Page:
It needs to be added here that, like other northern States getting a share or allocation of energy from the NHPC’s projects in J&K, J&K also gets a share or allocation of energy in any hydro, thermal project or nuclear power project developed by any central generating utility in any of the northern States. These utilities include those generating energy from hydro stations (NHPC, SJVNL, NTPC), thermal (NTPC) and nuclear (NPCIL). As a matter of fact, J&K gets much more energy from the central generating utilities than its entitlement — against a firm allocation of 1,600 MW to which the State is entitled, it gets an additional special allocation of more than a 1,000 MW. Interestingly, these 1,000 MW include allocation from even Western Region, Eastern Region and from hydro stations in Bhutan.
It also needs to be borne in mind that a major portion of the current allocations comes from non-hydro projects, which generate energy uniformly throughout the year. This is particularly important for the valley since its demand is maximum in winter when the generation from hydro plants drops to less than one fifth of their peak summer generation.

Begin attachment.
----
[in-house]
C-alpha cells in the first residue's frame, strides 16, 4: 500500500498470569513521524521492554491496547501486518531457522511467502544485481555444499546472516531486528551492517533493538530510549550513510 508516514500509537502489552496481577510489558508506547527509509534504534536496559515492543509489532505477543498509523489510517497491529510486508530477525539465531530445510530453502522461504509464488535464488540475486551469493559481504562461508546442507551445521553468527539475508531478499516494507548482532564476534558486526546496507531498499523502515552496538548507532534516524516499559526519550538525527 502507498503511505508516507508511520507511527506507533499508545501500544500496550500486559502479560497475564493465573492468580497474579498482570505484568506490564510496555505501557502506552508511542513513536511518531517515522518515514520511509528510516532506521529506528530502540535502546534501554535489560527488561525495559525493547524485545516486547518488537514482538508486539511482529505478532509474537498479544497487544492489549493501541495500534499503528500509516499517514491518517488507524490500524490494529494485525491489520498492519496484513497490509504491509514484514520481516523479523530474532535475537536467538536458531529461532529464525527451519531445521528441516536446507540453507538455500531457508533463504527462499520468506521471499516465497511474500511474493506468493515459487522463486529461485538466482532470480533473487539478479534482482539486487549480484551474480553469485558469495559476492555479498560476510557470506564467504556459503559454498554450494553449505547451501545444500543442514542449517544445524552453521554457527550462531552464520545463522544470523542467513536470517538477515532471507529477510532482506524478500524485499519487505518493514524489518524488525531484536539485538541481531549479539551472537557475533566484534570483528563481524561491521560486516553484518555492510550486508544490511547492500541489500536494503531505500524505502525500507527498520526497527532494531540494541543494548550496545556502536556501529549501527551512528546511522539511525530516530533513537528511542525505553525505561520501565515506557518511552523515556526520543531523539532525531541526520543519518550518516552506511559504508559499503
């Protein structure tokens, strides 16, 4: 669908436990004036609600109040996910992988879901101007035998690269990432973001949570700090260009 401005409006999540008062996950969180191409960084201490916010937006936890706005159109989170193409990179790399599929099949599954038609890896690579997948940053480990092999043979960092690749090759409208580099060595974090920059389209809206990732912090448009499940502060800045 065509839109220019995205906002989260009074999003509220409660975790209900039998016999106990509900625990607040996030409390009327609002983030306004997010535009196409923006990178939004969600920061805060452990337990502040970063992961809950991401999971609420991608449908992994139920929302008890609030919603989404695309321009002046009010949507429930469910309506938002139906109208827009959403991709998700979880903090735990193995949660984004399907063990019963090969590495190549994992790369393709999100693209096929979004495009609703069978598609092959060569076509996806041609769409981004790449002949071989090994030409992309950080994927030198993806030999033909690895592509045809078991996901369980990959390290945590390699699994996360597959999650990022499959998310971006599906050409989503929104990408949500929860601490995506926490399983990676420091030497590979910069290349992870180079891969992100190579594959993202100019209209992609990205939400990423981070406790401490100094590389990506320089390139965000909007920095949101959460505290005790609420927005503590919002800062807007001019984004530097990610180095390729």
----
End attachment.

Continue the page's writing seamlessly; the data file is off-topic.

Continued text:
So what does J&K gain by taking ownership of these hydro projects from the NHPC? Besides the risks and uncertainties associated with hydro projects, there are some additional downsides, particularly with regard to allocation of energy that J&K is currently availing from power projects, both hydro and non-hydro, owned by central generating utilities and located in other States. If post transfer J&K decides to abrogate the current allocation of power (and the existing power purchase agreements) from these ‘transfer’ projects to the other States, there is no reason why J&K should not expect a similar abrogation of allocation of power to J&K from central generating stations in other States. Any alteration in allocations of energy from these plants will critically impact J&K, particularly the valley, since its winter demand, in absence of adequate generation from hydro projects, is mostly met by thermal and nuclear plants of the central generating utilities.
Rather than creating a hype around the return of power projects, people clamouring for their return need to study and understand the implications, both short and long term, of what they are seeking.
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Iftikhar A. Drabu is a civil engineer by qualification with more than 35 years of industry experience out of which 15 years are in hydro ...Read More +